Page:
- Common problems caused by rapid business growth
- Financial problems, poorer customer service, overworked employees, and more
- Grow at a sustainable pace to handle the challenges that come with expanding
Once your business becomes profitable, you’ll naturally be interested in expanding it by offering new services, opening a second location, or otherwise creating new revenue streams. But if you grow too quickly, you may face problems with your finances, customer service, staffing, or other aspects of your business.
Here are some of the common pitfalls you may encounter if you try to grow your business too quickly. Carefully planning your expansion, talking with business professionals about your strategy, and preparing for potential financial shortfalls at the outset are all options for achieving sustainable growth.
Cash flow problems
Growing your business to increase your sales means you’ll face higher expenses as well. In many circumstances, your monthly expenses will exceed your operating capital, and your revenues need to be sufficient to keep your books balanced. If your collections aren’t keeping pace, you could easily face a crunch in your operating capital.
Several other costs could cut into your profits as well. These could include paying employees overtime to complete tasks related to the expansion, stocking a greater amount of inventory, or moving to a larger and more expensive office space. Your profits will also take a hit if your sales projections are unrealistic, resulting in lower than expected revenues.
When you expand your business, you and your employees will both need to take on additional responsibilities. If you try to take on too many tasks yourself, you’ll no doubt end up feeling stressed and impeding your work processes. While your employees can be a great help during an expansion, trying to grow too quickly will may put them under too much strain, leaving you shorthanded and deprived of experienced personnel.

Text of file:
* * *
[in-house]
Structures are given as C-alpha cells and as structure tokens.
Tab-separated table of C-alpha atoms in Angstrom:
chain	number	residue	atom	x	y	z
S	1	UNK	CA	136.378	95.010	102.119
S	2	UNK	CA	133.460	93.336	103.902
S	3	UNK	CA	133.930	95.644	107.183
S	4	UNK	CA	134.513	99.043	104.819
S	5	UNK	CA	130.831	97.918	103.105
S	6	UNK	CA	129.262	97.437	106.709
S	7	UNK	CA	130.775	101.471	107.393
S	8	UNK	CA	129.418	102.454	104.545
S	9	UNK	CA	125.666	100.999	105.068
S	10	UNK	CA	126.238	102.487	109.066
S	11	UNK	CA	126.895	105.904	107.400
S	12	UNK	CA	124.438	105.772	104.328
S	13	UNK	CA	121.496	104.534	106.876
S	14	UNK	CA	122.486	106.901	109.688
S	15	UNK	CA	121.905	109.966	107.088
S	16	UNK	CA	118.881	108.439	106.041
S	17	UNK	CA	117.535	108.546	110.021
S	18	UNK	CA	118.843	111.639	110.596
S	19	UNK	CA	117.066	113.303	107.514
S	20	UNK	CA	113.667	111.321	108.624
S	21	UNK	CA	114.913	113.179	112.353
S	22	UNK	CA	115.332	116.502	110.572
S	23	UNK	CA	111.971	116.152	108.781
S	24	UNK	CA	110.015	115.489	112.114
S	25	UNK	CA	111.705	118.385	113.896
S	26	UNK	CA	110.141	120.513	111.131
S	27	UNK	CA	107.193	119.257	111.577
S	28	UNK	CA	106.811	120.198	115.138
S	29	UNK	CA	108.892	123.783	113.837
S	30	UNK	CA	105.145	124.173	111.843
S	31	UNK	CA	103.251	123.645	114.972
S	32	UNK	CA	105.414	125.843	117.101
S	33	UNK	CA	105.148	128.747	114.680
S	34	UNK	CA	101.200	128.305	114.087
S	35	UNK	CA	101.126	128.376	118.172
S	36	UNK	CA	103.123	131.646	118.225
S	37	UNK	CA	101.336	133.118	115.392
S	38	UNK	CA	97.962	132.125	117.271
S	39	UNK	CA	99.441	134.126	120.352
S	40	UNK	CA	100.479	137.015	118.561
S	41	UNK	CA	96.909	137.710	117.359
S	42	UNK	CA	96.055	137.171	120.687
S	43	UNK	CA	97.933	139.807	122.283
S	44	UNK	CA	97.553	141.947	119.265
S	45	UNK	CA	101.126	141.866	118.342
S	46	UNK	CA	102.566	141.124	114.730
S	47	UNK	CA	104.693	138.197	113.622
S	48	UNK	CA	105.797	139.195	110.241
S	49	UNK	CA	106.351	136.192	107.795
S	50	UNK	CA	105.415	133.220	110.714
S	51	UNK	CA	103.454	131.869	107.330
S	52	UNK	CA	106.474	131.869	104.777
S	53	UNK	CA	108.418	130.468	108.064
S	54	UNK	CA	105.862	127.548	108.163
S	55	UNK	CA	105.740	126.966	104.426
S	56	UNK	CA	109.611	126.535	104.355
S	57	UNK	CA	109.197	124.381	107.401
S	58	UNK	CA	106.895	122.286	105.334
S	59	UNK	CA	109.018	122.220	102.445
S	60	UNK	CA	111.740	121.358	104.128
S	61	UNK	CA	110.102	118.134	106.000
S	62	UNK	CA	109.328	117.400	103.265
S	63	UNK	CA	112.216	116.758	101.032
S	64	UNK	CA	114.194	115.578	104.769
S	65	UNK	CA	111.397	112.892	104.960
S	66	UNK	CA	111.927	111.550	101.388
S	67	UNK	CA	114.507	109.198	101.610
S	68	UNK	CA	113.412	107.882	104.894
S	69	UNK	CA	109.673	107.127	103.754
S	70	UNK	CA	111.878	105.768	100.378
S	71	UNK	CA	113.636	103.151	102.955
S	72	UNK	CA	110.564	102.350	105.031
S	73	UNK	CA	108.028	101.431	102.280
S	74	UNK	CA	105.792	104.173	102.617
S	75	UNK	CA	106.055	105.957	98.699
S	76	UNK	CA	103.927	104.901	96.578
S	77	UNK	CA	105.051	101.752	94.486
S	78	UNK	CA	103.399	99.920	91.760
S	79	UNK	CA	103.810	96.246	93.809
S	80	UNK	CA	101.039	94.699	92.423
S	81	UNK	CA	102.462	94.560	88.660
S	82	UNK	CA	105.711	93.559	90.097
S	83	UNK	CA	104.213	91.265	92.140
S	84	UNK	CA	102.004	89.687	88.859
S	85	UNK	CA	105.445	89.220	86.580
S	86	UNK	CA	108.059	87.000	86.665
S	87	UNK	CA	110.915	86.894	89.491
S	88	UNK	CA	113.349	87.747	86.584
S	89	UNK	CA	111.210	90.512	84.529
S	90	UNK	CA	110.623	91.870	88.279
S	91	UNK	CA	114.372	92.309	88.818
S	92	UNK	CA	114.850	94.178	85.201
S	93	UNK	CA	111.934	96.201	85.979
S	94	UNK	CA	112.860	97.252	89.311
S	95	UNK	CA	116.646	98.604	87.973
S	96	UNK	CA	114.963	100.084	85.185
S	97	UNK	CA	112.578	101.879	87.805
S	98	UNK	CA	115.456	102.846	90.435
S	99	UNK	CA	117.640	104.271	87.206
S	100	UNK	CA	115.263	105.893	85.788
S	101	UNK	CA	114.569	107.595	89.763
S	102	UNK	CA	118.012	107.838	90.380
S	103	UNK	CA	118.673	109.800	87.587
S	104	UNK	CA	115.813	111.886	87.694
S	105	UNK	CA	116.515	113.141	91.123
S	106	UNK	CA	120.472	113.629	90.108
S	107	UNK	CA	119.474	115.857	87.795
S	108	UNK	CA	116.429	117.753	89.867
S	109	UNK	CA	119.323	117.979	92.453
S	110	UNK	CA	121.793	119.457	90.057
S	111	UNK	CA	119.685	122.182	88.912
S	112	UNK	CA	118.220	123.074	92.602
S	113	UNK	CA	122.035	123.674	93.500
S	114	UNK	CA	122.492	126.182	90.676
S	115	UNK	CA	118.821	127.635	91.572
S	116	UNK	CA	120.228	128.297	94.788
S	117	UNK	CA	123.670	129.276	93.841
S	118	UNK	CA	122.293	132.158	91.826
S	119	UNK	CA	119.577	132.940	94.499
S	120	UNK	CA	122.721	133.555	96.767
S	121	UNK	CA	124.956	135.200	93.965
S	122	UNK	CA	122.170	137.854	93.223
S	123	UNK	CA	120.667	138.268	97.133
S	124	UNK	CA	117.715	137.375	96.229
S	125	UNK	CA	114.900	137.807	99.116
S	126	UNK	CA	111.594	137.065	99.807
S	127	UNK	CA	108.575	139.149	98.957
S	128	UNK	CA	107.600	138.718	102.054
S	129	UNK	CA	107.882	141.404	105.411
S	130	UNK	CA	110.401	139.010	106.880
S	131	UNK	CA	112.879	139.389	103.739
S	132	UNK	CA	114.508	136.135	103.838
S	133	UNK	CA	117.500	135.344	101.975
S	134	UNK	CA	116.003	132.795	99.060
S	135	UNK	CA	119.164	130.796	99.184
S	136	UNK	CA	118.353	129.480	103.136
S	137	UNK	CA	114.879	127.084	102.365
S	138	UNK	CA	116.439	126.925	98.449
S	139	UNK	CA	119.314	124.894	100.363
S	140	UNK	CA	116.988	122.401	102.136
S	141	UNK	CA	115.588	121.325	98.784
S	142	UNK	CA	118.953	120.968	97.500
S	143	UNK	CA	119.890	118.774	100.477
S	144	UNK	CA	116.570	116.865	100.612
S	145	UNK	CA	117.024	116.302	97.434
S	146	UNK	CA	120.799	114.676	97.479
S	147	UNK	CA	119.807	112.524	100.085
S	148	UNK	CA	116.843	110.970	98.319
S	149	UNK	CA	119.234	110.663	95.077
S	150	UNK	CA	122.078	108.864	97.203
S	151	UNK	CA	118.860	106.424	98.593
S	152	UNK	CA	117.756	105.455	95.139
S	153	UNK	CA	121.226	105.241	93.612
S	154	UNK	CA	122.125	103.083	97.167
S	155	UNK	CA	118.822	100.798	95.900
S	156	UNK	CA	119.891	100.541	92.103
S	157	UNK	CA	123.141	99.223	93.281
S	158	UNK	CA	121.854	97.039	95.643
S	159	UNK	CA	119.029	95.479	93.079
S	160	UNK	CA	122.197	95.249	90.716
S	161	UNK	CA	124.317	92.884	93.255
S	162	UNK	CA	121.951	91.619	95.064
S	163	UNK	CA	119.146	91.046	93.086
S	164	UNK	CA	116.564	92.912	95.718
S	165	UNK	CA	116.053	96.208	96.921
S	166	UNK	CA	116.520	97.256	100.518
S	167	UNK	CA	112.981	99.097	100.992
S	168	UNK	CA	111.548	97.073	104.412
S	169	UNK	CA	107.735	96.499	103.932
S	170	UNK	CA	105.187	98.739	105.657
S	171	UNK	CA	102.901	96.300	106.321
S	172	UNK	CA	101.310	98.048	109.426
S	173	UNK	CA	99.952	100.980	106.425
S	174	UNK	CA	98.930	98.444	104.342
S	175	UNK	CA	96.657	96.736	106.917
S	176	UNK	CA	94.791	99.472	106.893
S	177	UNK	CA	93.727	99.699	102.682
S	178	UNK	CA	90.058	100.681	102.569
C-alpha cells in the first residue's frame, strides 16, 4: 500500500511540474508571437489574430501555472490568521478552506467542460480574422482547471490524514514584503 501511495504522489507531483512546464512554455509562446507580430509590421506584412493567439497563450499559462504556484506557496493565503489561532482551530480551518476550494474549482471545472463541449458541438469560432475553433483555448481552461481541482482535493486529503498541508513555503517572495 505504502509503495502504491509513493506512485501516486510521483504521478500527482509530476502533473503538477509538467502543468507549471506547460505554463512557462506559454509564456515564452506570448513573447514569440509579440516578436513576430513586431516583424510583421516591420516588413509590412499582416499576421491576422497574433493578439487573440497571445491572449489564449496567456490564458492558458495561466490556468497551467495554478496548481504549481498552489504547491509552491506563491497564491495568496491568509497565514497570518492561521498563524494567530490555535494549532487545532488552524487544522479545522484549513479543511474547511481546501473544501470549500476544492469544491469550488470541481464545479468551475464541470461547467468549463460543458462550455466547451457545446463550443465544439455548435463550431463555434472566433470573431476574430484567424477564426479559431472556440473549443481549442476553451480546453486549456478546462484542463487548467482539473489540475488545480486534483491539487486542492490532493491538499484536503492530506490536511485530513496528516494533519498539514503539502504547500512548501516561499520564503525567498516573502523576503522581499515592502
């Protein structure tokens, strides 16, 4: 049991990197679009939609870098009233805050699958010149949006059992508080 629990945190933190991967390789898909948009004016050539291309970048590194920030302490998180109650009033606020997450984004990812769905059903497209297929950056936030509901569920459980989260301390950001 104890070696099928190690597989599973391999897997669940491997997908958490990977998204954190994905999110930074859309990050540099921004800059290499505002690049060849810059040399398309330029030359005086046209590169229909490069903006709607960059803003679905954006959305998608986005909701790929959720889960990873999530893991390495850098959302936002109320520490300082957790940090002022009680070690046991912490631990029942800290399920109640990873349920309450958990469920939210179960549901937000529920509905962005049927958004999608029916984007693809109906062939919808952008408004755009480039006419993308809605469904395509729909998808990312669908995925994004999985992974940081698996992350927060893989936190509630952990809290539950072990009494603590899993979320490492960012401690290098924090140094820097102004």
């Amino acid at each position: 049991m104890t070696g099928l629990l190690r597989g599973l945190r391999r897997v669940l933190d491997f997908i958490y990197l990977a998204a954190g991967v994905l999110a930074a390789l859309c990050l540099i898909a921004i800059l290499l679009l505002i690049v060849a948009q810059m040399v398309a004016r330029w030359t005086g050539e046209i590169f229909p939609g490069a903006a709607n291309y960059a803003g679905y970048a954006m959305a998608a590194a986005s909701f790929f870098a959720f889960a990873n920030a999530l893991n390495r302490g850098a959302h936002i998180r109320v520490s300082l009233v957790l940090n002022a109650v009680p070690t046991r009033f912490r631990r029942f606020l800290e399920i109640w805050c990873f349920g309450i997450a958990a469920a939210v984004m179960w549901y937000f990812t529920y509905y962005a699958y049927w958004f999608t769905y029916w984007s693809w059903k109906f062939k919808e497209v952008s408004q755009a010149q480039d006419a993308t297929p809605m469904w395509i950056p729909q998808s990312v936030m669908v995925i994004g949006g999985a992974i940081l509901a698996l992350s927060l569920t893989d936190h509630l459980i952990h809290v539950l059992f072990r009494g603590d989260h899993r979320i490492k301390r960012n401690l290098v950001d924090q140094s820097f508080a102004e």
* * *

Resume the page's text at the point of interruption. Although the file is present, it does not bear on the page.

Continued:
Any expansion will have a lot of moving parts, such as managing a fulfillment system, hiring new workers, or updating a marketing strategy. If you grow too rapidly, it will be more difficult to set up this infrastructure and have it run smoothly. There’s also the greater possibility of disorganization if workers can’t effectively team up on projects or if workflows are disrupted.
Hiring new workers is often part of a business expansion, but the process of advertising a position, interviewing candidates, and onboarding and training a new employee can be very time-consuming. This could leave you spending less time focused on other tasks that need to be completed as part of the expansion.
Poorer customer service
Growing too rapidly may result in your staff getting spread too thin, an inability to fulfill orders, or other issues that lead to negative customer feedback. This, in turn, will tarnish your company’s reputation and make it more difficult to retain existing customers and find new ones.
Scaling your customer service should be part of any business expansion. Customers always appreciate personalized, helpful responses from a business, and losing the ability to provide this will limit your chances of success after an expansion.